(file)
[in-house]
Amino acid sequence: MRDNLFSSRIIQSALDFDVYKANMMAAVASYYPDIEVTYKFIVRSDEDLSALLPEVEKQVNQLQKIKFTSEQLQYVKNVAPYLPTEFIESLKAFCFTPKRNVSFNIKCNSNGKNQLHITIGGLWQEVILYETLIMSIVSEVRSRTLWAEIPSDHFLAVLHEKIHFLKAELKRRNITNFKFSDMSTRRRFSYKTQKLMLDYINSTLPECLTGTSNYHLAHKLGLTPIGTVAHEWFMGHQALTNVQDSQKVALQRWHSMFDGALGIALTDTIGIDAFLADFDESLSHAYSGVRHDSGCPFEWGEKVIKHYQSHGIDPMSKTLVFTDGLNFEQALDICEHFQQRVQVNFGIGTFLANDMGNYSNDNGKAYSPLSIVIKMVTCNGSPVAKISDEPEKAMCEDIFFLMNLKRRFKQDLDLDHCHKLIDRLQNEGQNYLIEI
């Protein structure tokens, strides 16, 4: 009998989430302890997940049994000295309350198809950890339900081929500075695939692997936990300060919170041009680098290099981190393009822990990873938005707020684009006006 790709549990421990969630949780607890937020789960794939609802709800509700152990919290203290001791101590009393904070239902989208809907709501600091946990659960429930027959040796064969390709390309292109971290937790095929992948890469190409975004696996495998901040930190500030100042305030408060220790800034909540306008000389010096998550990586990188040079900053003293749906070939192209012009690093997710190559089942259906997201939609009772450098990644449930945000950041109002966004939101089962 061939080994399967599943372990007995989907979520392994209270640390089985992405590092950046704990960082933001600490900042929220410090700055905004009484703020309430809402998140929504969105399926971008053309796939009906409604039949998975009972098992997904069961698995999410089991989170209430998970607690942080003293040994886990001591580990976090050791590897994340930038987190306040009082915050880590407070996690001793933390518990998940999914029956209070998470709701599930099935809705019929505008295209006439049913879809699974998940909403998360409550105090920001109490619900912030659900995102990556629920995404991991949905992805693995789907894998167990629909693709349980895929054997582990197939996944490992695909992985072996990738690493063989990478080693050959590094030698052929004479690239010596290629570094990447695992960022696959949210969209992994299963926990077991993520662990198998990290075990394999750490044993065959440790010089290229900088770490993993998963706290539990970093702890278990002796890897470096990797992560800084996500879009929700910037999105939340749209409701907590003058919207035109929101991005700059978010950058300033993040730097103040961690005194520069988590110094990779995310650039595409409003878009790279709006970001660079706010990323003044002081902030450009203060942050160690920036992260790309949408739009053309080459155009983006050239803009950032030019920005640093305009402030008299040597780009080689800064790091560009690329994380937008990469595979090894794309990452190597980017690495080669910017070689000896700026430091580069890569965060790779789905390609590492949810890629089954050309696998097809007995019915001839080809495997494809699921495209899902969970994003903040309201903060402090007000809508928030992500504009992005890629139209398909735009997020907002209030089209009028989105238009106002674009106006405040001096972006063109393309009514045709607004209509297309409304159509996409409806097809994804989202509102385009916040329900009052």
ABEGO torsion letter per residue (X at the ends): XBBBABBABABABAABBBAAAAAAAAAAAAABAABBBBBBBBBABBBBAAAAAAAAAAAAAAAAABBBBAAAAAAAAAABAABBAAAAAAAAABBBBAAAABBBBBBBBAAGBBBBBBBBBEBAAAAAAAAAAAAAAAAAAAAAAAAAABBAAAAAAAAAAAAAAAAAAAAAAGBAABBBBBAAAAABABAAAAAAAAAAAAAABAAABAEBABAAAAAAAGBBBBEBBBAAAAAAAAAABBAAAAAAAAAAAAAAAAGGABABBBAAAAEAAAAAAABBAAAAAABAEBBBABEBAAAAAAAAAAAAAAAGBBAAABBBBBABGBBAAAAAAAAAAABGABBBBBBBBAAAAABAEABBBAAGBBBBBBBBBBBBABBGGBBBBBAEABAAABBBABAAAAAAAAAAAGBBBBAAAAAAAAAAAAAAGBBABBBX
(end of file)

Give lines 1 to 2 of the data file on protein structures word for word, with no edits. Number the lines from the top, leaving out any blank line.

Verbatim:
[in-house]
Amino acid sequence: MRDNLFSSRIIQSALDFDVYKANMMAAVASYYPDIEVTYKFIVRSDEDLSALLPEVEKQVNQLQKIKFTSEQLQYVKNVAPYLPTEFIESLKAFCFTPKRNVSFNIKCNSNGKNQLHITIGGLWQEVILYETLIMSIVSEVRSRTLWAEIPSDHFLAVLHEKIHFLKAELKRRNITNFKFSDMSTRRRFSYKTQKLMLDYINSTLPECLTGTSNYHLAHKLGLTPIGTVAHEWFMGHQALTNVQDSQKVALQRWHSMFDGALGIALTDTIGIDAFLADFDESLSHAYSGVRHDSGCPFEWGEKVIKHYQSHGIDPMSKTLVFTDGLNFEQALDICEHFQQRVQVNFGIGTFLANDMGNYSNDNGKAYSPLSIVIKMVTCNGSPVAKISDEPEKAMCEDIFFLMNLKRRFKQDLDLDHCHKLIDRLQNEGQNYLIEI